How do environment and behavior relate to an individual's risk of infection? And how does infection influence behavior? Questions like these have ignited my curiosity and set me on an exciting journey of discovery. In my research, I'm particularly compelled to understand the forces shaping complex transmission dynamics in multi-host, multi-pathogen systems. I think that a better understanding of these systems is especially important when the insights gleaned from gaining such an understanding might have implications for wildlife conservation or human and animal health.
An incorrigible nerd, I get excited by the development and application of spatial models and network mapping to questions related to disease ecology. Quantitative tools like these have the potential to vastly improve our understanding of complex systems in nature, and to inform conservation and health management decisions.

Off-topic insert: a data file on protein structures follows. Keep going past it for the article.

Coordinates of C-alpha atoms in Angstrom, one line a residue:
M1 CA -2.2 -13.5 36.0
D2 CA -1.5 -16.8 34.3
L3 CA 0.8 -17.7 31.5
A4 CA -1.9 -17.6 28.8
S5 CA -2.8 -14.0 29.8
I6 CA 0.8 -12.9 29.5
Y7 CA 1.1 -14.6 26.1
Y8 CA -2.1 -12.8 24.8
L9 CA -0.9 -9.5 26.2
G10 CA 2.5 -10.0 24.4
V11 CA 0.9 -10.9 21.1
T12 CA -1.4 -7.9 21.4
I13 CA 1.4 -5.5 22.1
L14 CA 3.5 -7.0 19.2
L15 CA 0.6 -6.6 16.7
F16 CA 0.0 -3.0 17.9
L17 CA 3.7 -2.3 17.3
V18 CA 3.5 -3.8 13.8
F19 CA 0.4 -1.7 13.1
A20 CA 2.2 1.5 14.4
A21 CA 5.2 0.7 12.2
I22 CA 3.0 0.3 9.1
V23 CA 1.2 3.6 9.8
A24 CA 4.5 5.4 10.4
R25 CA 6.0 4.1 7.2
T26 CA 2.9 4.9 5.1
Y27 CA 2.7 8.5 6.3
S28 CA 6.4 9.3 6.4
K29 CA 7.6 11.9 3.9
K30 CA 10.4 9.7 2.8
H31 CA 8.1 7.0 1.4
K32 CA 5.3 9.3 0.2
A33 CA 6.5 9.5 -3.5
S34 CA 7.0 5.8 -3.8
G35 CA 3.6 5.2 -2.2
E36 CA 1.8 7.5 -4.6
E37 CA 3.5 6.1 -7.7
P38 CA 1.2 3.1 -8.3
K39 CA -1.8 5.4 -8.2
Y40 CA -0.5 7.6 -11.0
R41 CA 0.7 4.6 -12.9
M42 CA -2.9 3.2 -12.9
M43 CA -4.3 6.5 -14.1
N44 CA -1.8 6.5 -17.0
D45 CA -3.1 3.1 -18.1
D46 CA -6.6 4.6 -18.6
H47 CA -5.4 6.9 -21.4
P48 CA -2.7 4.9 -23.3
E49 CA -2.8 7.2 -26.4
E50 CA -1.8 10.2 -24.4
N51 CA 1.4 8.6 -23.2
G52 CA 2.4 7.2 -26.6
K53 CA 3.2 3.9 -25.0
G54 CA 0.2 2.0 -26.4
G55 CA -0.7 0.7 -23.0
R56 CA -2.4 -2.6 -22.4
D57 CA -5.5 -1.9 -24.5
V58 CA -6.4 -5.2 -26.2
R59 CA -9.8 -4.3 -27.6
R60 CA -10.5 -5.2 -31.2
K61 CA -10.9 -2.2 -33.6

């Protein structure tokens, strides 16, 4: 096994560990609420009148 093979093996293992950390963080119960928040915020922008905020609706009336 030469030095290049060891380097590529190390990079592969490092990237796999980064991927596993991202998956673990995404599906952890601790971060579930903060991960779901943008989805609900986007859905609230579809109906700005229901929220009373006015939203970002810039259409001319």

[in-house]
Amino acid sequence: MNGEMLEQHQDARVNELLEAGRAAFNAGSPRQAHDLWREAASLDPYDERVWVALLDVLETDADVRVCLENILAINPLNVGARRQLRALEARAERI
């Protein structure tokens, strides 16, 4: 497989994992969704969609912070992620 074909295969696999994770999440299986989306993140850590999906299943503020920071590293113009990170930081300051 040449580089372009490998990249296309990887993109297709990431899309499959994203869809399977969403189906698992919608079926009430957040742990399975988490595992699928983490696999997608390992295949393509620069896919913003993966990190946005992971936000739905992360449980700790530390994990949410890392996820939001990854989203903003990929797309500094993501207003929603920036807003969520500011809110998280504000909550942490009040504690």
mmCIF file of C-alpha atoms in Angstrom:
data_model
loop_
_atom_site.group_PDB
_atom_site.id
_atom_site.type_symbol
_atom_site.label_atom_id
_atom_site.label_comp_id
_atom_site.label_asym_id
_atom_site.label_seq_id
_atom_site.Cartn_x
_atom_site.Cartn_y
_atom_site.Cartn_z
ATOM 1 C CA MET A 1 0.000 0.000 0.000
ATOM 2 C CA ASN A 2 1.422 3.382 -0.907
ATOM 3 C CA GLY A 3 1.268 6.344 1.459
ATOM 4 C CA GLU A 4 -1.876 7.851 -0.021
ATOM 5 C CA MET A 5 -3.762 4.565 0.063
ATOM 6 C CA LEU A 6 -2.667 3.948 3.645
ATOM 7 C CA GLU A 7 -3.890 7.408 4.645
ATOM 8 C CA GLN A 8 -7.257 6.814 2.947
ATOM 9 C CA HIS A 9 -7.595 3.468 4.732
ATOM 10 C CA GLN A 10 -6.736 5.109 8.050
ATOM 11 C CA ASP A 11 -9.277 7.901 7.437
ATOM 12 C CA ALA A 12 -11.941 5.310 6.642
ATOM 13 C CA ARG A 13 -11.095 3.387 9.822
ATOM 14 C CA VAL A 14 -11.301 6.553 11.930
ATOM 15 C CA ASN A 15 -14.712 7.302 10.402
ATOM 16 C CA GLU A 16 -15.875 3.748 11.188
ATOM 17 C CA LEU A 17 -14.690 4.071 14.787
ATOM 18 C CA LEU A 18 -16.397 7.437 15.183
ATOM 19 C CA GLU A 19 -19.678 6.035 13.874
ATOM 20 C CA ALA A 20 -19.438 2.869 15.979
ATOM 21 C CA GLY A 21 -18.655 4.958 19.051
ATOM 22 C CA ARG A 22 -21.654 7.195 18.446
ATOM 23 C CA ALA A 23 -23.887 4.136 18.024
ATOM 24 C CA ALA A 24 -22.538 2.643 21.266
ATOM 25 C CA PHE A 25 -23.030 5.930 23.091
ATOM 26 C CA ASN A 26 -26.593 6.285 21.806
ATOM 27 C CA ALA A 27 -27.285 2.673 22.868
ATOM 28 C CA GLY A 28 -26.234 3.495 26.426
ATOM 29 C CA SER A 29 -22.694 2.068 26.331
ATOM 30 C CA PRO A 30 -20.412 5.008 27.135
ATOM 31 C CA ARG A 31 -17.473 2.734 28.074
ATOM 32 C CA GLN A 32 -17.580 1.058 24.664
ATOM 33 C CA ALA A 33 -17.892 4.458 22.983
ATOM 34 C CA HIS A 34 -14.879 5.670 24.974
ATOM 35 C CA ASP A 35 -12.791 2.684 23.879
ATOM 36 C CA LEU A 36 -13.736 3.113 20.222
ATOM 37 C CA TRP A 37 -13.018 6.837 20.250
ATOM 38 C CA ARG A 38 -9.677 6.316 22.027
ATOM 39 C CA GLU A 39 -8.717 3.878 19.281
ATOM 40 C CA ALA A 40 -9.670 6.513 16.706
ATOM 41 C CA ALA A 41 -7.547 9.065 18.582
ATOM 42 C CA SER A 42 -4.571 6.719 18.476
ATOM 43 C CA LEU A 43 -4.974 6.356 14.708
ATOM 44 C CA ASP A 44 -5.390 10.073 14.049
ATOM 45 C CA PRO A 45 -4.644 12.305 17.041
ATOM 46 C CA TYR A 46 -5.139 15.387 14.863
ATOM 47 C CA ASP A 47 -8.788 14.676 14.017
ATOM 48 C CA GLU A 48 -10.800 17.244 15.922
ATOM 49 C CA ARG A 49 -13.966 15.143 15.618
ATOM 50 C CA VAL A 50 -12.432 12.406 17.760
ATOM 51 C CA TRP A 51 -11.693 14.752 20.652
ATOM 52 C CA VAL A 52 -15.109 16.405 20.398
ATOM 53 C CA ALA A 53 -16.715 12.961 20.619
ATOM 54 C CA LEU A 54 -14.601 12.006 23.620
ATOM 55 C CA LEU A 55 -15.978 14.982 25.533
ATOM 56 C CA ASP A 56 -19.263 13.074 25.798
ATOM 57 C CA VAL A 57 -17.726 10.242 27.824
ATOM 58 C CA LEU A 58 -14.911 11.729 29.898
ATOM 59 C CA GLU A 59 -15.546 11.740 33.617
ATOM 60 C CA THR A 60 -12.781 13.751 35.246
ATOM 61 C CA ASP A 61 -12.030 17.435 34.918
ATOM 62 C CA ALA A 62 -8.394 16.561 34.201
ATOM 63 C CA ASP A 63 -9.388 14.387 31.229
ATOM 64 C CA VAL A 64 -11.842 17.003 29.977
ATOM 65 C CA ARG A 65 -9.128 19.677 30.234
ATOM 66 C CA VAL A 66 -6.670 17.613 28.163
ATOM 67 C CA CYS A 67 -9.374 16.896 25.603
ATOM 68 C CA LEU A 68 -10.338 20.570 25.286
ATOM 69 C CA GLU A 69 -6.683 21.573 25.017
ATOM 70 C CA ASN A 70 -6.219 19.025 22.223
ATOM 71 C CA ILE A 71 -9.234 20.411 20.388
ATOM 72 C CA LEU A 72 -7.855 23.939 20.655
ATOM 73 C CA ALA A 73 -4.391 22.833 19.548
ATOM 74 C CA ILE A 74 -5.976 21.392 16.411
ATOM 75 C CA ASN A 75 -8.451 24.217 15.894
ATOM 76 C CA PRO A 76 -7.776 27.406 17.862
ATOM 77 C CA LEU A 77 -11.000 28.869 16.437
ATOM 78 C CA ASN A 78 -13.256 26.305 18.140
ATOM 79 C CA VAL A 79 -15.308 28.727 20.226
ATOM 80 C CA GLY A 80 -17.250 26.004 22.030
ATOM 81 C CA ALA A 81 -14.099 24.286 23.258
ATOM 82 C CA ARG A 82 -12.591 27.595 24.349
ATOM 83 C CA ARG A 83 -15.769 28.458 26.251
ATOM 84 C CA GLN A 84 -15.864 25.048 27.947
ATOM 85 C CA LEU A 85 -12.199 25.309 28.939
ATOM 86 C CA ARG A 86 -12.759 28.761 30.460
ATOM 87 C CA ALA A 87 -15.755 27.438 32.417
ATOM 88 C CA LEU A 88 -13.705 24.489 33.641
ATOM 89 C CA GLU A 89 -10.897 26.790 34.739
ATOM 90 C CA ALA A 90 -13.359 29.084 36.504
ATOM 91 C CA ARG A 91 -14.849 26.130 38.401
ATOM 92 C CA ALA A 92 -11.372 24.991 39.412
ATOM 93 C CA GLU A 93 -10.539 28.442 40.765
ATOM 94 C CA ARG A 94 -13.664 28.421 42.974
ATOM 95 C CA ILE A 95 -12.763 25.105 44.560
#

Although I enjoy the challenge of a good statistical analysis problem, I will always feel most at home in the field. The field is where I do my best thinking, and it was in the field that I got my first taste of research in wildlife ecology. It's an adventure that has taken me from the sandy banks of the Platte River in the Great Plains of North America to the arid mallee of Australia and the swampy lowlands of Papua New Guinea. I've had the good fortune to work with a lot of really great people, and I’ve learned so much about social ecology, animal communication, and the importance of conservation to maintaining a healthy planet.